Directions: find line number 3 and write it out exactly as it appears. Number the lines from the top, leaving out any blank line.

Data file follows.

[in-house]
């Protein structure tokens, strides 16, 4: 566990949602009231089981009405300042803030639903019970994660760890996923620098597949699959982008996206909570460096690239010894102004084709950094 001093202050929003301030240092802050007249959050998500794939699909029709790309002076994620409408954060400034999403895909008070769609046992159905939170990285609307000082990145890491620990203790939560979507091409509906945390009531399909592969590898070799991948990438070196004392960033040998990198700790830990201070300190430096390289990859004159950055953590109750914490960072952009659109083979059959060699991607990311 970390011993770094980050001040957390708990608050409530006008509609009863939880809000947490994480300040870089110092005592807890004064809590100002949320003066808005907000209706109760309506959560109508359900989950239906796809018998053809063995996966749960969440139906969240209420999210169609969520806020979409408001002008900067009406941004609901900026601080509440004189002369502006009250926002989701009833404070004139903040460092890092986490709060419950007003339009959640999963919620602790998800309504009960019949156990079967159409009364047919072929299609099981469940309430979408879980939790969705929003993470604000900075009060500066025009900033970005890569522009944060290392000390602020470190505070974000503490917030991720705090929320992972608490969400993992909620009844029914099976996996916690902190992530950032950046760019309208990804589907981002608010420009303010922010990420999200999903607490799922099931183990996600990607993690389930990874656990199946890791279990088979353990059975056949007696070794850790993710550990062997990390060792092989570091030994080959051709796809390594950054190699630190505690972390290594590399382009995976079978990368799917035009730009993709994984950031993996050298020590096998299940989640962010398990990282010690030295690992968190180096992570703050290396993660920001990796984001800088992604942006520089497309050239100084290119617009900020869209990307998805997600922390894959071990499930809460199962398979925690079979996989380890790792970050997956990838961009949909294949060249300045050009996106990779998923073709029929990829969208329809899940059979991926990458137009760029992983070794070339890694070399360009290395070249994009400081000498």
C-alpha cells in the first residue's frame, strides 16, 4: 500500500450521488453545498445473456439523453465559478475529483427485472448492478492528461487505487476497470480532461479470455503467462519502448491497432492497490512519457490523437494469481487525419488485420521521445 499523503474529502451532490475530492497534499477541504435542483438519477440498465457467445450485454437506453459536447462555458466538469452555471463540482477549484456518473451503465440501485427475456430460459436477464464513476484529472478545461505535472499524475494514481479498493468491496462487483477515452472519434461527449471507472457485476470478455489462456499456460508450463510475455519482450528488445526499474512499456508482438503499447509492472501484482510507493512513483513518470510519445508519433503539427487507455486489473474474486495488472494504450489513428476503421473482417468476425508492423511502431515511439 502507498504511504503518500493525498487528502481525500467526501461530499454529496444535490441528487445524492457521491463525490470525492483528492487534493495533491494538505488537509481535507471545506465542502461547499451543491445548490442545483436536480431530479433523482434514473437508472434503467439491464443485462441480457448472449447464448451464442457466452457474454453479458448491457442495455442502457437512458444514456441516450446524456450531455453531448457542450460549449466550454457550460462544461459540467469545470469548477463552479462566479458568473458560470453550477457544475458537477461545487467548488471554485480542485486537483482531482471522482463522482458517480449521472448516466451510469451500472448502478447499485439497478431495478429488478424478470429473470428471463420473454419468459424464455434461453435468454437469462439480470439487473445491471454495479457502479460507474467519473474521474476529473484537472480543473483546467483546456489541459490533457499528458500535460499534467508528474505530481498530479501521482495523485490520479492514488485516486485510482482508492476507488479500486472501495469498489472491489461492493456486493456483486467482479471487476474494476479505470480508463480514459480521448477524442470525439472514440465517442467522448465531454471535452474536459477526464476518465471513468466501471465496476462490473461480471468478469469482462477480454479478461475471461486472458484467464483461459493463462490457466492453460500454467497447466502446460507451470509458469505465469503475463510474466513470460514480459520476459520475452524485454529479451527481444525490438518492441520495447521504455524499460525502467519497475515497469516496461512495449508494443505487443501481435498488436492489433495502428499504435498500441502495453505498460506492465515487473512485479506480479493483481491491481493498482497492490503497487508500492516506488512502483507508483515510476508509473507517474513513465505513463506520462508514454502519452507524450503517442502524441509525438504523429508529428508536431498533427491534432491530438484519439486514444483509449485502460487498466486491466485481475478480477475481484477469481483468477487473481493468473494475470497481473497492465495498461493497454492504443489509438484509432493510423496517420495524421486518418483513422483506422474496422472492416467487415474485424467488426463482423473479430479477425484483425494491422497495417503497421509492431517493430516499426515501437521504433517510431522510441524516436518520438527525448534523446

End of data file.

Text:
C-alpha cells in the first residue's frame, strides 16, 4: 500500500450521488453545498445473456439523453465559478475529483427485472448492478492528461487505487476497470480532461479470455503467462519502448491497432492497490512519457490523437494469481487525419488485420521521445 499523503474529502451532490475530492497534499477541504435542483438519477440498465457467445450485454437506453459536447462555458466538469452555471463540482477549484456518473451503465440501485427475456430460459436477464464513476484529472478545461505535472499524475494514481479498493468491496462487483477515452472519434461527449471507472457485476470478455489462456499456460508450463510475455519482450528488445526499474512499456508482438503499447509492472501484482510507493512513483513518470510519445508519433503539427487507455486489473474474486495488472494504450489513428476503421473482417468476425508492423511502431515511439 502507498504511504503518500493525498487528502481525500467526501461530499454529496444535490441528487445524492457521491463525490470525492483528492487534493495533491494538505488537509481535507471545506465542502461547499451543491445548490442545483436536480431530479433523482434514473437508472434503467439491464443485462441480457448472449447464448451464442457466452457474454453479458448491457442495455442502457437512458444514456441516450446524456450531455453531448457542450460549449466550454457550460462544461459540467469545470469548477463552479462566479458568473458560470453550477457544475458537477461545487467548488471554485480542485486537483482531482471522482463522482458517480449521472448516466451510469451500472448502478447499485439497478431495478429488478424478470429473470428471463420473454419468459424464455434461453435468454437469462439480470439487473445491471454495479457502479460507474467519473474521474476529473484537472480543473483546467483546456489541459490533457499528458500535460499534467508528474505530481498530479501521482495523485490520479492514488485516486485510482482508492476507488479500486472501495469498489472491489461492493456486493456483486467482479471487476474494476479505470480508463480514459480521448477524442470525439472514440465517442467522448465531454471535452474536459477526464476518465471513468466501471465496476462490473461480471468478469469482462477480454479478461475471461486472458484467464483461459493463462490457466492453460500454467497447466502446460507451470509458469505465469503475463510474466513470460514480459520476459520475452524485454529479451527481444525490438518492441520495447521504455524499460525502467519497475515497469516496461512495449508494443505487443501481435498488436492489433495502428499504435498500441502495453505498460506492465515487473512485479506480479493483481491491481493498482497492490503497487508500492516506488512502483507508483515510476508509473507517474513513465505513463506520462508514454502519452507524450503517442502524441509525438504523429508529428508536431498533427491534432491530438484519439486514444483509449485502460487498466486491466485481475478480477475481484477469481483468477487473481493468473494475470497481473497492465495498461493497454492504443489509438484509432493510423496517420495524421486518418483513422483506422474496422472492416467487415474485424467488426463482423473479430479477425484483425494491422497495417503497421509492431517493430516499426515501437521504433517510431522510441524516436518520438527525448534523446